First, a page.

City Council is slated to approve the fourth Payment In Lieu Of Taxes (PILOT) for a new development in the last 18 months. The governing body last month introduced an ordinance for a PILOT for Metro Rahway and will have a public hearing and final vote at its meeting on Monday night.
The exemption application requests a 15-year term and an annual service charge of 10 percent of annual gross revenues although there is some question about the length because the ordinance in some instances makes reference to a 10-year PILOT. The financial agreement and ordinance (O-31-13) also still lists Jean Kuc as city clerk (who retired and was replaced by Jeff Jotz sometime ago), among other errors. A revised ordinance is expected by Monday’s meeting.
Attorneys for the developer, Metro Rahway Urban Renewal, LLC, submitted the PILOT application and financial agreement to the Redevelopment Agency in early March. According to the exemption application and ordinance introduced last month, the developer likely would pay 10 percent of annual gross revenue for at least the first six years (estimated at $1.36 million in year one, with a projected annual increase of 3 percent) and then shift to a portion of taxes on the new property assessment:
* Year 1: Greater of $136,012 or the amount of “total taxes levied against all real property in the area in the last full year in which the area was subjected to taxation.”
* Year 2: $263,249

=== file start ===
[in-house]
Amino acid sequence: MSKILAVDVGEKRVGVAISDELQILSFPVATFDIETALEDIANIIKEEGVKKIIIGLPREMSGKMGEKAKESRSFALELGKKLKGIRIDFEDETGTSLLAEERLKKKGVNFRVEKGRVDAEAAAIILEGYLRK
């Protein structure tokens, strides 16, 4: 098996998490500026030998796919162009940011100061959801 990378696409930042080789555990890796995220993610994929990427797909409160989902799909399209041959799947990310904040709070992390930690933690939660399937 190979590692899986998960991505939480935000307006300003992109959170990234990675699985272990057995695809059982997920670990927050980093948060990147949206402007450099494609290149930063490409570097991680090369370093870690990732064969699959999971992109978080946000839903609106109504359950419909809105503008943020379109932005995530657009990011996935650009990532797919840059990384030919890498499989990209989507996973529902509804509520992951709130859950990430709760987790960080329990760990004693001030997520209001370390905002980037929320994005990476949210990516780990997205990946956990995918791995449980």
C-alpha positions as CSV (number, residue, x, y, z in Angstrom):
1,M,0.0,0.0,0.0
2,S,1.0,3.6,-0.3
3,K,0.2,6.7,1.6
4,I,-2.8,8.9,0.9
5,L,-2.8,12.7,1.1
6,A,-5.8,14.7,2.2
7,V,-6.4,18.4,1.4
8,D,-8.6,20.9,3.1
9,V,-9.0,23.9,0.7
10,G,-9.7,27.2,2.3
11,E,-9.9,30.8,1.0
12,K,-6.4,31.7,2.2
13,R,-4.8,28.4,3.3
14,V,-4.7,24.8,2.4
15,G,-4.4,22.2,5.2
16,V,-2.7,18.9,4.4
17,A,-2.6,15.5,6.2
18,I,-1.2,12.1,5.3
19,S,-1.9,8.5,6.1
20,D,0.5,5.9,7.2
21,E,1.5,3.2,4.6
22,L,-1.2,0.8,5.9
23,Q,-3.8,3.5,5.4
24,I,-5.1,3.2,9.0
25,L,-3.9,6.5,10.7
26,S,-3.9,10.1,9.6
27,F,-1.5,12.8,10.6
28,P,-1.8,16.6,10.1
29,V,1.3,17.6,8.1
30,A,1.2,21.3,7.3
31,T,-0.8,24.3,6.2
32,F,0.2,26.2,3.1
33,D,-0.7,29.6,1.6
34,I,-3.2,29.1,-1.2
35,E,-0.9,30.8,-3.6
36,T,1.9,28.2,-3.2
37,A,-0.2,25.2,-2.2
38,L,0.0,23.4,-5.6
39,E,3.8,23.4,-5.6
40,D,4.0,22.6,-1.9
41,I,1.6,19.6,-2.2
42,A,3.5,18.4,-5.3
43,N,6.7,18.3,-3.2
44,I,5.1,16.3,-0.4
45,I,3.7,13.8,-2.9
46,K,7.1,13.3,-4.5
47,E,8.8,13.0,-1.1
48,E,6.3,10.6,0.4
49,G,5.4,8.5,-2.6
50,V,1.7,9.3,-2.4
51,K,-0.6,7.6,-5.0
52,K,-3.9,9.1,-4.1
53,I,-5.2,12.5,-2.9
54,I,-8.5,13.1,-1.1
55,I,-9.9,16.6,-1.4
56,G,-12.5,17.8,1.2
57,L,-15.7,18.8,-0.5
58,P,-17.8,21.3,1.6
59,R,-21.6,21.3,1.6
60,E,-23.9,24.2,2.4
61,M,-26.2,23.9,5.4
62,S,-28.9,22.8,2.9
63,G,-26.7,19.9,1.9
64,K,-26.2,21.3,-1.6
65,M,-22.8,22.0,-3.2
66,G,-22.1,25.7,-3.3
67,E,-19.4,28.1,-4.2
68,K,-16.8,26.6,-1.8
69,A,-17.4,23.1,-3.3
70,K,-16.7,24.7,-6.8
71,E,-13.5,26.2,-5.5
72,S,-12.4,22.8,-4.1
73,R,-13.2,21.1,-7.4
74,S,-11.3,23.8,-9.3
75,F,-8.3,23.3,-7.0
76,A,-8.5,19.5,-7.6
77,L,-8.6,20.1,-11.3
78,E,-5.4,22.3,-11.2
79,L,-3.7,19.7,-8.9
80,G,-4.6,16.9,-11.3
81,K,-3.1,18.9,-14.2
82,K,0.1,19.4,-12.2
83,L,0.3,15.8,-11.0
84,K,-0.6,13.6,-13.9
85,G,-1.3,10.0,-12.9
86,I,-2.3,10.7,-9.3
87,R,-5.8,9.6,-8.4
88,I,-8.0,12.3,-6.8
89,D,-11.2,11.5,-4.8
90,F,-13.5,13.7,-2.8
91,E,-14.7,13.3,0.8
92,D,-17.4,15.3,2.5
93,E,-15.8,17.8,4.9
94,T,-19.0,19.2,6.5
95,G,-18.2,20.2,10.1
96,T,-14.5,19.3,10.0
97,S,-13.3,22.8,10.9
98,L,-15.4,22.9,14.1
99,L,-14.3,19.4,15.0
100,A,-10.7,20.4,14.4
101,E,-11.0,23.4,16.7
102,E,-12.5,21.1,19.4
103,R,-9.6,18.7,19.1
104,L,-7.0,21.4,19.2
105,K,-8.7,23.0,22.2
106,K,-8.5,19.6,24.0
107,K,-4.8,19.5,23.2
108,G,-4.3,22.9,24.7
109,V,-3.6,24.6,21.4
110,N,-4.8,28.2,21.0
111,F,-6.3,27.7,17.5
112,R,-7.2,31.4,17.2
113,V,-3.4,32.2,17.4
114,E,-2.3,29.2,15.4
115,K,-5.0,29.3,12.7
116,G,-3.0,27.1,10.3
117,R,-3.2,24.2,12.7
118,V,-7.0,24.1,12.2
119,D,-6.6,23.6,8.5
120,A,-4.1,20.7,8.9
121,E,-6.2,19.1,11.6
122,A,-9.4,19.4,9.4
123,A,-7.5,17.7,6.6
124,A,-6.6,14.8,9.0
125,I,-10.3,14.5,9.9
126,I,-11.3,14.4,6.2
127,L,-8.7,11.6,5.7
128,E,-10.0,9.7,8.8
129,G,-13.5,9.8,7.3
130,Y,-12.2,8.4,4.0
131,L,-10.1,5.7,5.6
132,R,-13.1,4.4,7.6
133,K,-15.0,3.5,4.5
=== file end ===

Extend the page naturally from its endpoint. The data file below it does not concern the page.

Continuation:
* Year 3: $273,884
* Year 4: $279,362
* Year 5: $284,949
* Year 6: $290,648
* Year 7: Greater of $296,461, or 20 percent of ordinary taxes on the new assessment.
* Year 8: Greater of $302,390 or 40 percent of ordinary taxes on the new assessment.
* Year 9: Greater of $308,438 or 60 percent of ordinary taxes on the new assessment.
* Year 10: Greater of $314,607 or 80 percent of ordinary taxes on the new assessment.
The developer anticipates that 12 units per month will be leased in the first year. Union County would receive 5 percent of the the PILOT payment.
The 1.6-acre project consists of Lots 1, 5, 6, and 23-25 in Block 149, which currently are assessed for a cumulative $1.285 million, paying almost $78,000 in property taxes. A new assessment for a 116-unit rental complex would be significantly higher than the former use as an industrial building. For instance, the Park Square buildings downtown are assessed at $4 million (Main Street side) and $9 million (Irving Street), respectively. Over the last several years, Metro Rahway/Heartstone spent almost $3.5 million to acquire the six parcels.
The estimated $17.7-million project, along Campbell Street between Elm Avenue and West Cherry Street, will have 116 residential rental units in four stories over ground-floor access parking of 120 spaces for the 52 one-bedroom units and 64 two-bedroom units. The exemption application indicates start of demolition in April 2013 (actual demolition was closer to June 2013), and completion by September 2014.
The City Council unanimously approved PILOTs last year for two projects: a 10-year PILOT for Meridia Water’s Edge and a 15-year PILOT for Meridia Lafayette Village. Early this year, the governing body also approved a PILOT for an affordable housing artists development slated for the former Elizabethtown Gas building. Another development completed by Heartstone about a decade ago, River Place, also received a PILOT in an arrangement that included the Parking Authority.